Forest Service approves Copper’s proposed expansion | SummitDaily.com
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Forest Service approves Copper’s proposed expansion

Lu Snyder

Information:

Notice of appeals must be submitted by Aug. 12, 2002 to the appeals officer at the Forest Service’s Rocky Mountain Region headquarters in Denver to be considered.

Note: only those who have submitted prior comment on the proposal may submit appeals

For more information, or to obtain a copy of the decision, contact Michael Liu at the Dillon Ranger District (970) 262-3440

COPPER MOUNTAIN – Forest Service officials announced last week they will approve Copper Mountain’s request to expand and improve the resort’s beginners area.

“We’re excited with the prospect of being able to provide a new and exciting experience for beginning skiers and snowboarders in the future,” said Copper Mountain communications manager Ben Friedland.

Ski area officials have been waiting for the go ahead to make changes to their Union Creek area with the hopes of enhancing beginners’ experiences. Those changes include expanding the beginner terrain, building a warming hut, replacing the Kokomo lift with a gondola, and adding 53.5 acres of snowmaking.

All of the changes are within the ski area’s current boundaries, said Mike Liu, special projects coordinator for the Dillon Ranger district of the White River National Forest.

The plan was approved with a few changes last week by White River National Forest Supervisor Martha Ketelle.

Forest service changes include the use of a sewer line instead of septic facilities for the warming hut at the top of Kokomo lift.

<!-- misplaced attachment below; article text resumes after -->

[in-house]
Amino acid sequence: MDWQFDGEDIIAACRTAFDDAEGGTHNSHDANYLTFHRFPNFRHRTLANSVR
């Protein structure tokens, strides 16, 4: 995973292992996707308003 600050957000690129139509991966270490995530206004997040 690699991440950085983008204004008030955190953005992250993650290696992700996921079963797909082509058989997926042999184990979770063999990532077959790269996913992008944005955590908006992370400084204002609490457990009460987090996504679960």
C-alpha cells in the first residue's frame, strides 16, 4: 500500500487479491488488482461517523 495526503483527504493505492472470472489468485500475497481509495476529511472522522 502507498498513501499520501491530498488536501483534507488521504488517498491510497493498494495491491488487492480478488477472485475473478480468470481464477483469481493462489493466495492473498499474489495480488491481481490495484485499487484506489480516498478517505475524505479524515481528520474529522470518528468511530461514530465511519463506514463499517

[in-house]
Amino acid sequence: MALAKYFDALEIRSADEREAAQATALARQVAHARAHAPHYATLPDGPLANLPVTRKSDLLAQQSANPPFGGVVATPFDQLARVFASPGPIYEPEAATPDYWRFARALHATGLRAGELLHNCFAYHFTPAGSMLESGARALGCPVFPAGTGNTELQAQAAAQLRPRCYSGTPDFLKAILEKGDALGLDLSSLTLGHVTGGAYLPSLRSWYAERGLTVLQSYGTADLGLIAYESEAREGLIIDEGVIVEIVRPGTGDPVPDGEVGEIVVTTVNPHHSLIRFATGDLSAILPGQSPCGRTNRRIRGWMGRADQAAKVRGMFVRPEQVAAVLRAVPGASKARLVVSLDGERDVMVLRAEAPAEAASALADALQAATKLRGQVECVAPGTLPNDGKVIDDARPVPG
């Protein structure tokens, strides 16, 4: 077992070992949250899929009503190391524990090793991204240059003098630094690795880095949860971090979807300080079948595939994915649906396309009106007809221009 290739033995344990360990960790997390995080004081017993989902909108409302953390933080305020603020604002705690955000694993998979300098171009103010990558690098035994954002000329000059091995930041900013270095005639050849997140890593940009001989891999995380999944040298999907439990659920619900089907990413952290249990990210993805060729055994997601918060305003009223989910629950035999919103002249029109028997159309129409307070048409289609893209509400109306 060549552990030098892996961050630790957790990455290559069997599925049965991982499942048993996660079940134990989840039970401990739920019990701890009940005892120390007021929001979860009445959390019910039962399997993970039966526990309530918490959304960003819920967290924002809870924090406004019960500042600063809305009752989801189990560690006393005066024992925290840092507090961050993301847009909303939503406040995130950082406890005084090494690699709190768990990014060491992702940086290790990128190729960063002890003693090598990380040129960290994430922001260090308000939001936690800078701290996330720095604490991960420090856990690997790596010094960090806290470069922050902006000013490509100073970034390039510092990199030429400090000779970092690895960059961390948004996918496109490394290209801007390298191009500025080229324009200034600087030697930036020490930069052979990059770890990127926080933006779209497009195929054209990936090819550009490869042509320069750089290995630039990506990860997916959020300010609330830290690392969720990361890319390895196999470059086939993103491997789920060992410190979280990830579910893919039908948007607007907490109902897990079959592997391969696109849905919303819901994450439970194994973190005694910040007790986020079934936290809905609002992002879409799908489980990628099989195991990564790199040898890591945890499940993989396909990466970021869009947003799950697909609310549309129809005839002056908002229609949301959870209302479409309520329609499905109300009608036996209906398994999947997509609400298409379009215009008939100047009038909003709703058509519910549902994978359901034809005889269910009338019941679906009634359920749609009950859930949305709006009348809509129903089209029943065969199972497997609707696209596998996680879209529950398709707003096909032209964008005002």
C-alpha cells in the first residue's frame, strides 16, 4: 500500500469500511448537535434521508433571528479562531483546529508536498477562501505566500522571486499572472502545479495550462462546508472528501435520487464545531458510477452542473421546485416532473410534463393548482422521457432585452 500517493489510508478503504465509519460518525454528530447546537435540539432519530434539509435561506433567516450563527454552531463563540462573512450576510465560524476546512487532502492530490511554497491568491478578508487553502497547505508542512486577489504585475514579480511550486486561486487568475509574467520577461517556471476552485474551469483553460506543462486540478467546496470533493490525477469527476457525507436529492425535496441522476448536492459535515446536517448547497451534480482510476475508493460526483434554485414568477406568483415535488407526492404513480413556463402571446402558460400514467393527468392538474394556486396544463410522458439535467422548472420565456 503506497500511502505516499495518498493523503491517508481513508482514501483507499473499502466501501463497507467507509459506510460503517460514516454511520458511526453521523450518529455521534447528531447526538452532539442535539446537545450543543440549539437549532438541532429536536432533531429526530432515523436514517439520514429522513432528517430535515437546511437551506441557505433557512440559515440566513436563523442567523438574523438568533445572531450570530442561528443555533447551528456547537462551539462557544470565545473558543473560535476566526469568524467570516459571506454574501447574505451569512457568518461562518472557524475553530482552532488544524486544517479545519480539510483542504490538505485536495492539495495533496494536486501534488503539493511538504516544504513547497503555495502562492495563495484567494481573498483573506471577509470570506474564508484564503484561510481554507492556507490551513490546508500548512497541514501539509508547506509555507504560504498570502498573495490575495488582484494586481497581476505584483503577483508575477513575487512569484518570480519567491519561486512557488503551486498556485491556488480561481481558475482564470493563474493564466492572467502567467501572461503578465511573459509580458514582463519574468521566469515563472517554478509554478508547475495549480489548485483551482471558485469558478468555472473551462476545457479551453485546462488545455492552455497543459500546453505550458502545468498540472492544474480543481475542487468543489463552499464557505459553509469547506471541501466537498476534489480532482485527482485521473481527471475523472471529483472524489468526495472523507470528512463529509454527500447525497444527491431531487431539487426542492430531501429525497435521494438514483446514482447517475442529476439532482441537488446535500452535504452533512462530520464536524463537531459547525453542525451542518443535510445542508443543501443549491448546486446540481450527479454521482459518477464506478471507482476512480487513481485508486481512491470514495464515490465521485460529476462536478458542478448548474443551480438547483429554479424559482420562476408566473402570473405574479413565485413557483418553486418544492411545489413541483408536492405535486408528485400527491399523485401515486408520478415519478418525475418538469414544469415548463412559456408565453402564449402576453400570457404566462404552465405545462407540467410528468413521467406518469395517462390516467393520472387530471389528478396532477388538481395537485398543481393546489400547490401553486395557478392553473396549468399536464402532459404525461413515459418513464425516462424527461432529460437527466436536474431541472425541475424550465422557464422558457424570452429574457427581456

“We also added in several management requirements to minimize impacts to wildlife and other resources,” Liu said.

The clearing required for the 12.3 acres of teaching terrain will affect the area’s snowshoe hare population, thus reducing lynx hunting areas, Liu said. To mitigate those impacts, Liu said forest service officials will work with the resort to provide a substitute hunting area for lynx.

The decision can be appealed, but only by those who have previously submitted public comments – if submitted to the Forest Service by Aug. 12.

If no one appeals Ketelle’s decision, there is a five-day waiting period before Copper can proceed with construction. Should someone appeal, construction could be delayed by as little as one week or as long as a couple of months, Liu said. A formal review might mean Copper would have to wait until next year’s construction season, he added.

Friedland said Copper does not have an anticipated starting date for construction, as resort officials are first waiting to determine whether the decision will be appealed.

Lu Snyder can be reached at 970-668-3998 x203 or lsnyder@summitdaily.com


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